Readers sure to be disappointed with from poetry clichés

By Cynthia Solis

Poetry can become extremely cliché if not written with a strong theme and tone in mind— unfortunately, “Some Things I Still Can’t Tell You” by Misha Collins is an example of this.
Collins is an author, actor, and baker, widely known for his appearance in Supernatural as the character Castiel.
He has been published in the Columbia Poetry Review, Pearl, and California Quarterly.
The book is 144 pages of poems that depict small observations and musings; all are the basis of things that happened to Collins, providing a raw look into the author’s life and private thoughts.
Some poems show a simple blade of grass drifting on a sidewalk, while others discuss more serious topics like loneliness and mourning.
While some poems are very beautifully written and will have any reader in tears, some poems give the feeling that Collins is trying so hard to sound poetic that he emphasizes something as simple as a blade of grass and tries to relate existentialism.
This poetry leaves the reader wanting more.
Although poetry books do not need to have a set theme that each poem follows, it is easier for the reader.
While reading this book, it seems as though the poems are strewn together in a mishmash fashion.
Seeing that this poem is divided into various sections and each has a different theme, it isn’t completely random and adds a bit of order.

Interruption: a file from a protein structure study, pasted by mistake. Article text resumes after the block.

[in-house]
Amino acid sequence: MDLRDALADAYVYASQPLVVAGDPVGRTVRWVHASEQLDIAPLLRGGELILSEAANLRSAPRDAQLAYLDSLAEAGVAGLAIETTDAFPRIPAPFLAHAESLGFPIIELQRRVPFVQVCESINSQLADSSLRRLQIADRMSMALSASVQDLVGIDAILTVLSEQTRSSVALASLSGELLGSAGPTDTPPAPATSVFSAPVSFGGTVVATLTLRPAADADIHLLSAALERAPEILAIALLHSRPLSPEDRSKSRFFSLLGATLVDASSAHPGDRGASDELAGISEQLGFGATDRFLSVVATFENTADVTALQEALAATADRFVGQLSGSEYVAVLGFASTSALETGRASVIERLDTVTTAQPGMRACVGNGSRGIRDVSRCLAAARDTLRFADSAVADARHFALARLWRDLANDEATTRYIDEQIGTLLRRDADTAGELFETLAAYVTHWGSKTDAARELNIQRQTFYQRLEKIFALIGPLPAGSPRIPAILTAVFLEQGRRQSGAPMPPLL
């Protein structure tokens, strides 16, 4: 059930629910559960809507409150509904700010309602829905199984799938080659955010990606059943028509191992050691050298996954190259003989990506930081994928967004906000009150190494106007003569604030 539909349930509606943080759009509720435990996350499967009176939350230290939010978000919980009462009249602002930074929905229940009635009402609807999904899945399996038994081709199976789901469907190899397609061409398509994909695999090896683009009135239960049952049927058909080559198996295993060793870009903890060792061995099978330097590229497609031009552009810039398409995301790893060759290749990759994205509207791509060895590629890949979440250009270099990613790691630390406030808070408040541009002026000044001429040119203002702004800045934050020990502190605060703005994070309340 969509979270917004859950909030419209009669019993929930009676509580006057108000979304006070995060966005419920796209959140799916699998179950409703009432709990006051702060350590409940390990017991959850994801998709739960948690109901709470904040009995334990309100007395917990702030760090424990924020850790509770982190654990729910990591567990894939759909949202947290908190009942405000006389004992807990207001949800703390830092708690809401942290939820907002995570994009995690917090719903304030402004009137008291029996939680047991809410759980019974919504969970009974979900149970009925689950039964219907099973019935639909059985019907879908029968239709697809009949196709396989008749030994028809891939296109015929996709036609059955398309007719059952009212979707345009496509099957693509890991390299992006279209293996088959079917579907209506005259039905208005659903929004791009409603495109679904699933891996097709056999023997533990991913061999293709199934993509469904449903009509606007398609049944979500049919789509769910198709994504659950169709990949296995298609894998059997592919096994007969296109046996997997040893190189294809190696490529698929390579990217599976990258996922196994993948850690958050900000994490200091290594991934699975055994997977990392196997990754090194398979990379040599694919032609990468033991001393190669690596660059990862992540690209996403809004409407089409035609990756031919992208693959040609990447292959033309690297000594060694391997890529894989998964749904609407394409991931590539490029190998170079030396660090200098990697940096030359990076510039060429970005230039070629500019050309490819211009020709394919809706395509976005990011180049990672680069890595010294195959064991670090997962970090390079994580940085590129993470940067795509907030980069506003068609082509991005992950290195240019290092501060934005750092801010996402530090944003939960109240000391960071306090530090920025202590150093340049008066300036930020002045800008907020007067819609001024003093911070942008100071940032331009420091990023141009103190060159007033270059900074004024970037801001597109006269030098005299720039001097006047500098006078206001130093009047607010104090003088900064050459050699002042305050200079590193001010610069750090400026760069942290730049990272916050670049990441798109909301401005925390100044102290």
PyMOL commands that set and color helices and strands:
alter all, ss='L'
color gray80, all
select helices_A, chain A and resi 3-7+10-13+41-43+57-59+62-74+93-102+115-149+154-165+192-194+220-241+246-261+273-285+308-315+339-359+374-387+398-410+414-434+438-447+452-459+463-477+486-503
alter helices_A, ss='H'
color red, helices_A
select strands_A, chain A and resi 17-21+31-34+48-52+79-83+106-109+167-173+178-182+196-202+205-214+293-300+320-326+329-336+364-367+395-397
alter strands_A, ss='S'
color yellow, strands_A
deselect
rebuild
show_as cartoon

The problem is that some of the poems in the section aren’t wholly related to the section topic, so following along is somewhat tricky.
That being said, many of the poems are beautifully written, and he can articulate his feelings beautifully.
For example, the poem titled “These Hours” is a phenomenal poem about love and wanting another chance with his significant other so that he could better love her.
It showcases the importance of valuing a person’s important other and suggests that they do better in remembering the little things even when life gets tough.
Something that is not typically seen in poetry books is poems dedicated to people who doubted the writer.
Collins has a poem called “Negative Basis,” which depicts a person who bluntly asks, “Why should anyone read what you write?”
It shows the acceptance Collins undergoes.
That every writer has to at one point in time, allowing him to exude confidence.
The poem portrays the idea of living in the moment and not taking anything for granted.
This idea is seen throughout the poem, beginning when Collins discusses his relationship with his wife and watching his babies grow up.
At first, he seems almost irritated by how much attention they need to realize they are growing up and wish more time with them.
The reader who is a fan of Misha Collins, they will become witnesses to some “Easter eggs” about his life.
However, if the reader is not a fan, they will be subjected to a variety of mundane yet thought-provoking prose.
Overall, this poetry book is not the best poetry book on the market but worth reading, especially if the reader is a fan of Collins.

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